Transcribed from A Standard History of Kansas and Kansans, written and compiled by William E. Connelley, Secretary of the Kansas State Historical Society, Topeka. [Revised ed.] Chicago: Lewis Publishing Co., 1919, c1918. 5 v. (xlviii, 2530 p., [155] leaves of plates): ill., maps (some fold.), ports.; 27 cm.

Nicholas Marion Herbig

NICHOLAS MARION HERBIG. Hamilton County was organized January 29, 1886. In, the spring of the same year, in the month of May, there arrived in the new county Nicholas Marion Herbig, who went out into Bear Creek Township when the entire country was practically as nature had left it and possessed himself of the preliminary rights to two pieces of the public domain, a homestead and a timber claim. He proved up on both, and in that locality his principal and progressive years have been lived ever since. For his first residence he built on his homestead a frame shack 10 by 12 feet. Adjoining it was a half dugout, constructed the same fall and covered over with brush and dirt. These rude structures served him as a home for two years and were succeeded by a half dugout, with walls of stone and a roof of shingles. Gradually, as he could afford them, a group of frame buildings arose in that locality and now the traveler approaches the Herbig place and noting the numerous roofs is reminded of a little village.

Mr. Herbig made the best of these early conditions and did so the more easily because he was young and unmarried and had only his own wants to provide for. He was born in Schuyler County, Illinois, July 10, 1862. His father, Isaac Herbig, was a native of Hesse, Germany, and was brought to the United States in infancy. While crossing the ocean he became ill and in the close quarters of the ship steerage was given up for dead. His body was strapped to a board preparatory to burying him at sea, but the fresh air of the upper deck revived him and he lived many useful years before death actually took him away. When the family reached New York the oldest son became separated from the rest and was never heard of again. His name was John Herbig, and he was perhaps seventeen years of age when brought to America. The Herbig family first settled in Jasper County, Indiana, where the grandparents died. Besides John their children were Nicholas, Henry, Thomas, Isaac and Josephine.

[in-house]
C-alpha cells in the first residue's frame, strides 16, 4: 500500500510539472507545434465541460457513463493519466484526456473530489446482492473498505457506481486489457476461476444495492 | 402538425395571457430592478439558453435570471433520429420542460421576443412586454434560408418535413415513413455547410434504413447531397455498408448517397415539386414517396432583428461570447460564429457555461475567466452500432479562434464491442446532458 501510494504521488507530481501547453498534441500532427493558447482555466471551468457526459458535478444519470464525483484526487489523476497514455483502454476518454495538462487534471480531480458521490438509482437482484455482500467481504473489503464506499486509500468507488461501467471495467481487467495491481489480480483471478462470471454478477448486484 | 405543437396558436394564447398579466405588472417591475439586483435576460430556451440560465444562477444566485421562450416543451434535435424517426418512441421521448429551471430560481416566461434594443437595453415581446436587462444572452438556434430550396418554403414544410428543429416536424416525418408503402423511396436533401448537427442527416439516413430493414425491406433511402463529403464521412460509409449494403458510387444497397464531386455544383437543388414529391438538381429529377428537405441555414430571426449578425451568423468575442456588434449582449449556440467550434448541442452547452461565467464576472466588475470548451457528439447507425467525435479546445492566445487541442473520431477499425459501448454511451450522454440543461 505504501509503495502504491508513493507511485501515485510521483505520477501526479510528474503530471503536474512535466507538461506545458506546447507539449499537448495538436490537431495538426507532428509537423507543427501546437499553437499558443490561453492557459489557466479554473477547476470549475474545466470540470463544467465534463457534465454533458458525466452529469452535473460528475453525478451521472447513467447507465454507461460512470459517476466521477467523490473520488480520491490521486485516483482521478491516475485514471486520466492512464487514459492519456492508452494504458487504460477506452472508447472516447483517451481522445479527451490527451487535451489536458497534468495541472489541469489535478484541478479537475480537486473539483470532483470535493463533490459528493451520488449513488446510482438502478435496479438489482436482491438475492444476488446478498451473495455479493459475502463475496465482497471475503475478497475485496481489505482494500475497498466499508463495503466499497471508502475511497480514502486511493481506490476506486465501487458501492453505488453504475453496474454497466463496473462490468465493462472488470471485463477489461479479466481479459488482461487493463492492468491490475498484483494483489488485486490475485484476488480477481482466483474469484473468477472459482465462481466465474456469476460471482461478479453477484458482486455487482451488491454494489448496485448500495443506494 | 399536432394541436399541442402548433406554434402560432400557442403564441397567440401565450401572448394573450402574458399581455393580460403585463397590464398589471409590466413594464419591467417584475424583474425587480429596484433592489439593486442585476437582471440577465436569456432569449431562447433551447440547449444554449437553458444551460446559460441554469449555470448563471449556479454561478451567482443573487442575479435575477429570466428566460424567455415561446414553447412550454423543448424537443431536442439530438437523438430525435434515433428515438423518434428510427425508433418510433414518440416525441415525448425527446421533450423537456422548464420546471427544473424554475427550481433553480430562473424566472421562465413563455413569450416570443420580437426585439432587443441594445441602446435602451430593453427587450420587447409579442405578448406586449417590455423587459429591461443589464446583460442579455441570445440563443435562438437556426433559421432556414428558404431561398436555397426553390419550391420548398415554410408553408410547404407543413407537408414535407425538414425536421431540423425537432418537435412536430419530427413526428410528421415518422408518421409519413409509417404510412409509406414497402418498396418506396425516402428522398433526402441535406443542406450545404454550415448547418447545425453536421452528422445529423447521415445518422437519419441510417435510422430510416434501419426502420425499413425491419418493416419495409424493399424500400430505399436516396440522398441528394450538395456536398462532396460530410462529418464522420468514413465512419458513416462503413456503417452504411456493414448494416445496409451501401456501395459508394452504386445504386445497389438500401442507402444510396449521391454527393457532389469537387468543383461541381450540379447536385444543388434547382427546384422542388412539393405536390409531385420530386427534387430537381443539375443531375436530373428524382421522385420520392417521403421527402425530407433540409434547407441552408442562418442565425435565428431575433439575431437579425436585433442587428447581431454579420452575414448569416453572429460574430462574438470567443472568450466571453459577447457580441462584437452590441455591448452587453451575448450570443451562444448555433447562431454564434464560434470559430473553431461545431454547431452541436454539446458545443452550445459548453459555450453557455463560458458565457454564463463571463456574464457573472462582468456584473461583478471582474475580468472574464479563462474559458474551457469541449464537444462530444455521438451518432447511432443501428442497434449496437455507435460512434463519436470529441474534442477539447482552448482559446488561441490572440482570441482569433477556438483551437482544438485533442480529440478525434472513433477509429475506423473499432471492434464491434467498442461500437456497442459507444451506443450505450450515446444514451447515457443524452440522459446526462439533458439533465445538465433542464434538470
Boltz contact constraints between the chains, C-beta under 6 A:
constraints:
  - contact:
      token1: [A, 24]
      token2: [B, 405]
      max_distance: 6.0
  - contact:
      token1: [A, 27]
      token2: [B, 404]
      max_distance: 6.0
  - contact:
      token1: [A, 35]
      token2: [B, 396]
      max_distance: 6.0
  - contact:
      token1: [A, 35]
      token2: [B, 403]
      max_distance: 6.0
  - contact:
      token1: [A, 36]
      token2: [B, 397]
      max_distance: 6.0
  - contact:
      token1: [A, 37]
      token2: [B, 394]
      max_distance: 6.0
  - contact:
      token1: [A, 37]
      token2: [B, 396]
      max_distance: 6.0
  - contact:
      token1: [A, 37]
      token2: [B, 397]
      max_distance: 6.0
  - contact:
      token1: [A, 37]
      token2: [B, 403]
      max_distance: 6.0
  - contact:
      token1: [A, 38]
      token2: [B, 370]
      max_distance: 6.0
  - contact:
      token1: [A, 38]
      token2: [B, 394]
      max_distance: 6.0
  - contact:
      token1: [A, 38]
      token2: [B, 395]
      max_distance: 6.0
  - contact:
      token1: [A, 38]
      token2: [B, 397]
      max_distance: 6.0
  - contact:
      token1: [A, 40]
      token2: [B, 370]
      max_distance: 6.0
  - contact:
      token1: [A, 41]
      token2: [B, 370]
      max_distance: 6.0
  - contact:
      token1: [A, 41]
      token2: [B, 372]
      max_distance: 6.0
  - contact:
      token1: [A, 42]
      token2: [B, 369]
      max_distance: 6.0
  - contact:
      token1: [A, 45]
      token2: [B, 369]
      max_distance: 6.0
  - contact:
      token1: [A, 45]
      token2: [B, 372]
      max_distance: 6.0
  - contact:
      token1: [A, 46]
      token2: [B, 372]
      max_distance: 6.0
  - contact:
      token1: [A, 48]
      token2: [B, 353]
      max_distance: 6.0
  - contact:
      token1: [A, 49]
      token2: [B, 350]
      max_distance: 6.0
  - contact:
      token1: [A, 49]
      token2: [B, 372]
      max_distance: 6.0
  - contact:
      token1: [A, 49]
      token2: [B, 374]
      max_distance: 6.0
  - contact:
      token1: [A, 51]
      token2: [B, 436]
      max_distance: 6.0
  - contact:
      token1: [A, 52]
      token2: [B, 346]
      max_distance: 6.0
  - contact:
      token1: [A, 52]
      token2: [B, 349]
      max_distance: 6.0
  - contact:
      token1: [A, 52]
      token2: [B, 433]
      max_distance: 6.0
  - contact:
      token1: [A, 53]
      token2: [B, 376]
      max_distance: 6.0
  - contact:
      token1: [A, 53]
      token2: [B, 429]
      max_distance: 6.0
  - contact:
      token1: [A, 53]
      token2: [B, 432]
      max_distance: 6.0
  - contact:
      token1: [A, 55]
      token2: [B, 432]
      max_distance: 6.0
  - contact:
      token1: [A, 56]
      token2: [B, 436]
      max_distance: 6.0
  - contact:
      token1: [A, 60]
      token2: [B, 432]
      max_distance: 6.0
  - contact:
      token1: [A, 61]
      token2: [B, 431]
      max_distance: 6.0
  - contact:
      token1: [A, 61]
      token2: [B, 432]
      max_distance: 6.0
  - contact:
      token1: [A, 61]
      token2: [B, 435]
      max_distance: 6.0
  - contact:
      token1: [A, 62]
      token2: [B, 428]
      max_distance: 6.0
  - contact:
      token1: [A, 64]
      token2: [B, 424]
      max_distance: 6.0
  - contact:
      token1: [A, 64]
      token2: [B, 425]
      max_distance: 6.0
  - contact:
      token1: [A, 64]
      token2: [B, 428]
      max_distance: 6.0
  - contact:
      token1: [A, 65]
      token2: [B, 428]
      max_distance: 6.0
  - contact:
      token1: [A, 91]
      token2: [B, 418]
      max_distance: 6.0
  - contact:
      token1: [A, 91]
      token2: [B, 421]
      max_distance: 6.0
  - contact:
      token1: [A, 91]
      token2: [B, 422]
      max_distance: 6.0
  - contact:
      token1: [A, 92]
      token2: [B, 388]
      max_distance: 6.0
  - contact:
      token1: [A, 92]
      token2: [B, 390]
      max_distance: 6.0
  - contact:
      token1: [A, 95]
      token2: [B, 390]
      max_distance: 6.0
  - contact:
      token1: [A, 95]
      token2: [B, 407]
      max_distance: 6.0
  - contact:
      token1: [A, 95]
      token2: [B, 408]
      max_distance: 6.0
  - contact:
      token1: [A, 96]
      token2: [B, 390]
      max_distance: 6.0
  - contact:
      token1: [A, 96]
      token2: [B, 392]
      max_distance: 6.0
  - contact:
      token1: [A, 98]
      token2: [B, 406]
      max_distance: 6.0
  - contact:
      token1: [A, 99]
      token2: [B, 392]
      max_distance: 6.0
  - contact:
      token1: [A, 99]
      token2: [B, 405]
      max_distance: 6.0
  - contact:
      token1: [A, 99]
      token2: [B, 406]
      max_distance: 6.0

Isaac Herbig married Mary J. Edmonston. Her father, Basil B. Edmonston, started to California from Illinois in 1849 and was lost en route. He left a widow and eight daughters, Mrs. Isaac Herbig being the oldest.

Nicholas M. Herbig grew up in his native county and in Adams County, Illinois, until 1879, when he came with his parents to Kansas. They settled in Sumner County, first at South Haven and later at Oxford, and in those localities Mr. Herbig finished his education in the country schools and came to manhood. His father, Isaac Herbig, also proved up a claim in Hamilton County, but finally sold out and moved to Kildare, Oklahoma, where both he and his wife died, he in 1908, at the age of sixty-five and the mother in 1912. Their children were: Basil Brook, of Oxford, Kansas; John H., also of Oxford; Nicholas M.; James, of Newkirk, Oklahoma; Thomas, a railroad man living in Oregon; G. Warren, of Tonkawa, Oklahoma; Sarah C., wife of Thomas Copeland, of Oxford, Kansas; Edwin A., of Kildare, Oklahoma; Luther, also of Kildare.